Special Post: Speak Out

My views are very bias in this issue. However, I’ll try to be fair about presenting both sides of the argument.

It started before this, but recognition on the matter wasn’t truly received until Laurie Halse Anderson, author of “Speak”, spoke out in her September 19, 2010 blog post This guy thinks SPEAK is pornography. Please read the article. She brings up a lot of good issues about keeping literature with merit in public schools. Truly our children deserve quality literature. For the record, “Speak” has received an extensive list of awards. Go on, take a look. Awards for “Speak.” You’ll find the award link at the bottom right corner.

As a parent, I want my children to have quality and variety in their choice of reading material. I remember when I was younger, the library was a regular place of visit for me. Now my daughters (13 an 17) have developed a strong interest in reading.

This is not my support for “Speak.” I’ve not read the book, so can’t recommend it. I can’t even say I will read it. I’m curious about all the fuss but not enough to go out and buy it myself.

So what’s got Ms. Anderson riled? An article called Scoggins: Filthy Books Demeaning to Republic Education posted the day before (September 18, 2010) and written by Wesley Scroggins. Dr. Scroggins is a professor at the University of Missouri and is actively involved in the Republic, Missouri school system. Again, please read the article to see what he has to say. His chief complaint is that children are being exposed to inappropriate material in the school system. If fact, more than exposed as they not only have the opportunity to read literature he labels “filthy” but also required to read it for English classes. As such, he’s requested the school board to remove several books from the schools in the Republic, MO school district. One book mentioned was “Speak.”

Let’s not ignore the elephant in the room. So as not to take it completely out of context, this is Dr. Scroggins’ reference about soft pornography:

In high school English classes, children are required to read and view material that should be classified as soft pornography.

One such book is called “Speak.” They also watch the movie. [I deleted a huge chunk here, so be sure to read the article] As the main character in the book is alone with a boy who is touching her female parts, she makes the statement that this is what high school is supposed to feel like. The boy then rapes her on the next page. Actually, the book and movie both contain two rape scenes.

All I can say is “oops.” Soft pornography and teen rape isn’t something people want to see in reference to one another. As I said, I haven’t read “Speak” so can’t be sure what exactly the two rape scenes consist of. However, I doubt the scenes were meant to sexually arouse, which is the intent of pornography. I can only hope he got the wrong word choice and meant something like sexually graphic and not pornographic. But I’m not in his head, so I can’t be sure. Other required and recommended books he mentioned included sexual scenes, profane language, and the use of alcohol. Again, I haven’t read these books, so don’t have opinions about the hearsay.

Let’s switch gears and talk about the First Amendment and book banning, because that’s what the focus has been over the last several days. I stole the following excerpt from the American Library Association (ALA):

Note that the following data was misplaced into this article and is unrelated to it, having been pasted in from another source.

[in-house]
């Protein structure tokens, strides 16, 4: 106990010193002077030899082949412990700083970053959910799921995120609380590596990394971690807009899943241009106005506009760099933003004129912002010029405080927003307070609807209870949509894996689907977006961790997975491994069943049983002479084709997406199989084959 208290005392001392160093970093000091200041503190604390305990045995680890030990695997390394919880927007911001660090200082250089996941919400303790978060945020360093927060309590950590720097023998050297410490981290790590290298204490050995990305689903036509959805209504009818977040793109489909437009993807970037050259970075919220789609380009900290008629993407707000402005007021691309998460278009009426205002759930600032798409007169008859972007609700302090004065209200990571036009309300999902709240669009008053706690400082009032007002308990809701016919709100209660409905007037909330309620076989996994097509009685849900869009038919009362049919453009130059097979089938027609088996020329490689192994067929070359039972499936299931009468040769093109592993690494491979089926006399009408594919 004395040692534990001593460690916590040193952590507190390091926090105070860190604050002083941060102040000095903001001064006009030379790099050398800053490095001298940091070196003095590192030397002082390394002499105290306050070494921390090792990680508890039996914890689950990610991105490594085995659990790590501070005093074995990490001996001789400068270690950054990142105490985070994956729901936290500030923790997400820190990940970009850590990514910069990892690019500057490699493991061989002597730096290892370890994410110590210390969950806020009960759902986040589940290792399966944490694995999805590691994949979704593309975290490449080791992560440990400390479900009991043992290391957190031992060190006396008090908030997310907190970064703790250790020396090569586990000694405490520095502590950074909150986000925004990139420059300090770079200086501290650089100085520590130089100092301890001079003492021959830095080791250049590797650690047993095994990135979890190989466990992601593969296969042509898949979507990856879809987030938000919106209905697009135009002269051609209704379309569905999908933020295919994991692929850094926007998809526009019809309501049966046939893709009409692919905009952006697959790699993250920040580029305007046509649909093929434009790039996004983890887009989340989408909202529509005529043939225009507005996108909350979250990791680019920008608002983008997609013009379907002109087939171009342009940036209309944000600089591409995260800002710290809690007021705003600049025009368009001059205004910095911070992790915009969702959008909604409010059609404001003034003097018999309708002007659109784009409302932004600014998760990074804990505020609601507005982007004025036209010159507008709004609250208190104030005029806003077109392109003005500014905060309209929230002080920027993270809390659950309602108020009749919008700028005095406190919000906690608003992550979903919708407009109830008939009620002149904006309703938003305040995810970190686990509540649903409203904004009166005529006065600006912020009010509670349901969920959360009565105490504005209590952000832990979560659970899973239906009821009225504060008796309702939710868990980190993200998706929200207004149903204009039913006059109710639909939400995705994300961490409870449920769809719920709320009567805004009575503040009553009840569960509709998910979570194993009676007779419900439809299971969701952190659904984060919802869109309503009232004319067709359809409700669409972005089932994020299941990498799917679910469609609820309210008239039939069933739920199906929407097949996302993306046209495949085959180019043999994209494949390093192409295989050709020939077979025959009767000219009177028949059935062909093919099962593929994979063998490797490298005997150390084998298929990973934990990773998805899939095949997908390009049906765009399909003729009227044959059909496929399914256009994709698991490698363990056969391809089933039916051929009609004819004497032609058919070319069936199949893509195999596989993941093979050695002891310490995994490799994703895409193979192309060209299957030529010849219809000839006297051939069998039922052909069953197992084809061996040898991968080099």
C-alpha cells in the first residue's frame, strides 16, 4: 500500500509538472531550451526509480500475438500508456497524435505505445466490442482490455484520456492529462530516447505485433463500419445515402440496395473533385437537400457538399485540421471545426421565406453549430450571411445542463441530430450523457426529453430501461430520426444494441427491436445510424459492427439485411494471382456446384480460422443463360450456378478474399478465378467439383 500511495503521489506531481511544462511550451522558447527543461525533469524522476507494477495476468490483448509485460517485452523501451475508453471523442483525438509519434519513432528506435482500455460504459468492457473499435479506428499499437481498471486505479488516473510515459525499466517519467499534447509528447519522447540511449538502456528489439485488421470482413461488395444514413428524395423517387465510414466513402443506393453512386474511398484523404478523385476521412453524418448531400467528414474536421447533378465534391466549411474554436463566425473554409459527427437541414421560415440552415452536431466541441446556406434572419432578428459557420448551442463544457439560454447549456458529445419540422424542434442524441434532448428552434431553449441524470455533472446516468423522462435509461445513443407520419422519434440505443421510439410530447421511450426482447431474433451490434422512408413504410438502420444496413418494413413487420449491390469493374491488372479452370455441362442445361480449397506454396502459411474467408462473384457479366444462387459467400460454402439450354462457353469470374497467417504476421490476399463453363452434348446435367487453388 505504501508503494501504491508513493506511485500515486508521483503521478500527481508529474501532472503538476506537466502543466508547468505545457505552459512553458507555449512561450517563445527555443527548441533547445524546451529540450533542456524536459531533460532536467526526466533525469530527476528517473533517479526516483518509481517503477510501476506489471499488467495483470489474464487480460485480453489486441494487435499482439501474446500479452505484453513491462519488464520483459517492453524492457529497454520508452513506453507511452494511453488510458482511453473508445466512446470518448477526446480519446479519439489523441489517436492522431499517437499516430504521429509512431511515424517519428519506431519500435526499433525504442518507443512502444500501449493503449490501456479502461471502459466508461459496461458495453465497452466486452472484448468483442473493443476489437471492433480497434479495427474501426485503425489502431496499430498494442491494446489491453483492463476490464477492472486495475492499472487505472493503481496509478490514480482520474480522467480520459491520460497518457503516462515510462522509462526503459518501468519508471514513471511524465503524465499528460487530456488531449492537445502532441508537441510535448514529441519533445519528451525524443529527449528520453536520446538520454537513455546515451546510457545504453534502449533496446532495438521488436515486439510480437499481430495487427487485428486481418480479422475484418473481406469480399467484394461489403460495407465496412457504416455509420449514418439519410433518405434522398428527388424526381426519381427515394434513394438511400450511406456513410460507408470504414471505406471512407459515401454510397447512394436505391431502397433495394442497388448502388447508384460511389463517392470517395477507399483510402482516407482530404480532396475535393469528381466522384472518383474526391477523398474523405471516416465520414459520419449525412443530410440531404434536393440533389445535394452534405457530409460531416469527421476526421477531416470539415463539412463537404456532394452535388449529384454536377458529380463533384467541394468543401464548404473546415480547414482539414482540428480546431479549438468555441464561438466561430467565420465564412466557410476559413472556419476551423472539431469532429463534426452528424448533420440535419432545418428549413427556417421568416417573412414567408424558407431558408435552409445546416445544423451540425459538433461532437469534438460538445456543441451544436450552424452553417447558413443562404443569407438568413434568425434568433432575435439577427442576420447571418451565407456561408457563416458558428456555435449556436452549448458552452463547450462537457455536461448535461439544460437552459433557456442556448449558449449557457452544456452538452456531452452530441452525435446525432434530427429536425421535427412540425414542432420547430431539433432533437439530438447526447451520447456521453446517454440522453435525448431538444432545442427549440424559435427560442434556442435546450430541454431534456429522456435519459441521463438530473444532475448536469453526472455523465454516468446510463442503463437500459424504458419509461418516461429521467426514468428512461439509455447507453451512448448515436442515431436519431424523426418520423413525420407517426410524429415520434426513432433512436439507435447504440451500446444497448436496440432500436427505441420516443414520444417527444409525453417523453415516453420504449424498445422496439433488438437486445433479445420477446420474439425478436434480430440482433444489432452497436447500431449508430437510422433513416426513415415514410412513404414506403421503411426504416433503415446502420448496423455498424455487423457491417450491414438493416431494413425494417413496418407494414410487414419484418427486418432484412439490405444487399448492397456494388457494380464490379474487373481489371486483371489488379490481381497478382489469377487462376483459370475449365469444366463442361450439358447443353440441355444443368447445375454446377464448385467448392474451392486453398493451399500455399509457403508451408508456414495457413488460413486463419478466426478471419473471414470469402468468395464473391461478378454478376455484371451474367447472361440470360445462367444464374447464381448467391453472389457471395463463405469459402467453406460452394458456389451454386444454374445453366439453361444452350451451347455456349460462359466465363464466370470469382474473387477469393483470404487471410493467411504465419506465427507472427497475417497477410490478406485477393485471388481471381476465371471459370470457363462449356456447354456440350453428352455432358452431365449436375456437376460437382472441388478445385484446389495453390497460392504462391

“Intellectual freedom can exist only where two essential conditions are met: first, that all individuals have the right to hold any belief on any subject and to convey their ideas in any form they deem appropriate, and second, that society makes an equal commitment to the right of unrestricted access to information and ideas regardless of the communication medium used, the content of work, and the viewpoints of both the author and the receiver of information.”

Intellectual Freedom Manual, 7th edition

ALA actively advocates in defense of the rights of library users to read, seek information, and speak freely as guaranteed by the First Amendment.  A publicly supported library provides free and equal access to information for all people of that community.  We enjoy this basic right in our democratic society.  It is a core value of the library profession.

This is well written, and I support this statement wholeheartedly. I couldn’t do any better. However, it’s important to keep in mind that the laws and guidelines for adults are different than the ones for children. Yes, I think the public should have access to “Speak” and other literature like it. Even if “Speak” were pornographic, which I doubt it is, I think the public should have access to it. But should children be required to read literature which is not appropriate in content or for their age? After all, I’d be hard pressed to find a copy of “The Claiming of Sleeping Beauty” by Anne Rice in the middle school library. As a parent, how would you feel if your child kicked up on the couch with a copy of Hustler she picked up from the school library? Or even better yet, the English teacher assigned her to read.

A lot of people are screaming in outrage that Dr. Scoggins would speak out about literature in schools. But think about what he’s really fighting for: the protection of children. I don’t agree with everything Dr. Scoggins said. I do think children need sexual education, both at home and in schools. However, I do think it’s our right, our responsibility to protect children the best we can. And that includes monitoring their input and discussing with them the input they do receive from the world.